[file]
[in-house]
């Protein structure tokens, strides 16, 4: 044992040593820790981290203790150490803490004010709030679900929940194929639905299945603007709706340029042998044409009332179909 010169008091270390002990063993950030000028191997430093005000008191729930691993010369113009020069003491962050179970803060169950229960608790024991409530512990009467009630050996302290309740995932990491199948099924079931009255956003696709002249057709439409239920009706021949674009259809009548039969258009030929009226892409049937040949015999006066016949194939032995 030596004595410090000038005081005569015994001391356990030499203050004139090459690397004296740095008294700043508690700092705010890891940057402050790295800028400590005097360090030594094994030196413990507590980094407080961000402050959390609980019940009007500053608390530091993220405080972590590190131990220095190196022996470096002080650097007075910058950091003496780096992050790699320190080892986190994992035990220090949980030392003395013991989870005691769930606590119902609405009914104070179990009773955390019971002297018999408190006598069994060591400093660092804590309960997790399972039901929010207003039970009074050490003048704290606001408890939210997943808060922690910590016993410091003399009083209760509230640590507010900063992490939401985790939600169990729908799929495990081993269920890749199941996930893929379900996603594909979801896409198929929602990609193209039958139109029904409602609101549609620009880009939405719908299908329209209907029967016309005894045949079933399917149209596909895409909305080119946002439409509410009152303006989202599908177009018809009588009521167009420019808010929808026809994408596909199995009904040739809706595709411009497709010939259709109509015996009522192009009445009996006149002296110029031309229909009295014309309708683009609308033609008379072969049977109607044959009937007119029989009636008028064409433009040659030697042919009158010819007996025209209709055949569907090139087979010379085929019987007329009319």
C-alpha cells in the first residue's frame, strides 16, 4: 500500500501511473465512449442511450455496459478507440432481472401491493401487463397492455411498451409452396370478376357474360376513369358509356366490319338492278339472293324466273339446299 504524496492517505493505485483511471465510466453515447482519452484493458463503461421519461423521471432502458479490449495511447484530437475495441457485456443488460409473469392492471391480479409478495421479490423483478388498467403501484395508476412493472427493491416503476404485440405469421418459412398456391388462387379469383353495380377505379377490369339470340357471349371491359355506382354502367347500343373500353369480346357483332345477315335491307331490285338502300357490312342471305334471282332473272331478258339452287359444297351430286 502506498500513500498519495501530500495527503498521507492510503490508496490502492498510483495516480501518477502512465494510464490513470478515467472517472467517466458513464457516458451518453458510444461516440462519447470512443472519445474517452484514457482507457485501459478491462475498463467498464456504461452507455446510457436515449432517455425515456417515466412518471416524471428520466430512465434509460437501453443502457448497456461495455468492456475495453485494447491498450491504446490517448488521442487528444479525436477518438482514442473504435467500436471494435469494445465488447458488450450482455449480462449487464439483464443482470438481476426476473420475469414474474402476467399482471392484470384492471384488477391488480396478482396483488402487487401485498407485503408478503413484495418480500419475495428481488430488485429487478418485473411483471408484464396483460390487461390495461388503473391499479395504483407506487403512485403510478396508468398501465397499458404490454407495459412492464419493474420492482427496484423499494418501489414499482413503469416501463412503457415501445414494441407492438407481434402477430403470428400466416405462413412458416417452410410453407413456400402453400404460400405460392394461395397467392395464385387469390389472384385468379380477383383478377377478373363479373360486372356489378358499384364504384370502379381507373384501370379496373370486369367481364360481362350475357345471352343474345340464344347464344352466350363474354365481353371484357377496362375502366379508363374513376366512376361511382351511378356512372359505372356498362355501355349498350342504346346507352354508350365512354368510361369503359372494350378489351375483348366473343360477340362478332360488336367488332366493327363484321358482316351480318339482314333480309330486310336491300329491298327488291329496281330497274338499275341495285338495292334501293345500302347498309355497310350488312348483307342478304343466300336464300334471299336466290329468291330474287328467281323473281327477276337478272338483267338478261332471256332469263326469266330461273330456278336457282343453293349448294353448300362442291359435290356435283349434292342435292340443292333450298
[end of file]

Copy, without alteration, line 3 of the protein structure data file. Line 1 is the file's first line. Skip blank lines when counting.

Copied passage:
C-alpha cells in the first residue's frame, strides 16, 4: 500500500501511473465512449442511450455496459478507440432481472401491493401487463397492455411498451409452396370478376357474360376513369358509356366490319338492278339472293324466273339446299 504524496492517505493505485483511471465510466453515447482519452484493458463503461421519461423521471432502458479490449495511447484530437475495441457485456443488460409473469392492471391480479409478495421479490423483478388498467403501484395508476412493472427493491416503476404485440405469421418459412398456391388462387379469383353495380377505379377490369339470340357471349371491359355506382354502367347500343373500353369480346357483332345477315335491307331490285338502300357490312342471305334471282332473272331478258339452287359444297351430286 502506498500513500498519495501530500495527503498521507492510503490508496490502492498510483495516480501518477502512465494510464490513470478515467472517472467517466458513464457516458451518453458510444461516440462519447470512443472519445474517452484514457482507457485501459478491462475498463467498464456504461452507455446510457436515449432517455425515456417515466412518471416524471428520466430512465434509460437501453443502457448497456461495455468492456475495453485494447491498450491504446490517448488521442487528444479525436477518438482514442473504435467500436471494435469494445465488447458488450450482455449480462449487464439483464443482470438481476426476473420475469414474474402476467399482471392484470384492471384488477391488480396478482396483488402487487401485498407485503408478503413484495418480500419475495428481488430488485429487478418485473411483471408484464396483460390487461390495461388503473391499479395504483407506487403512485403510478396508468398501465397499458404490454407495459412492464419493474420492482427496484423499494418501489414499482413503469416501463412503457415501445414494441407492438407481434402477430403470428400466416405462413412458416417452410410453407413456400402453400404460400405460392394461395397467392395464385387469390389472384385468379380477383383478377377478373363479373360486372356489378358499384364504384370502379381507373384501370379496373370486369367481364360481362350475357345471352343474345340464344347464344352466350363474354365481353371484357377496362375502366379508363374513376366512376361511382351511378356512372359505372356498362355501355349498350342504346346507352354508350365512354368510361369503359372494350378489351375483348366473343360477340362478332360488336367488332366493327363484321358482316351480318339482314333480309330486310336491300329491298327488291329496281330497274338499275341495285338495292334501293345500302347498309355497310350488312348483307342478304343466300336464300334471299336466290329468291330474287328467281323473281327477276337478272338483267338478261332471256332469263326469266330461273330456278336457282343453293349448294353448300362442291359435290356435283349434292342435292340443292333450298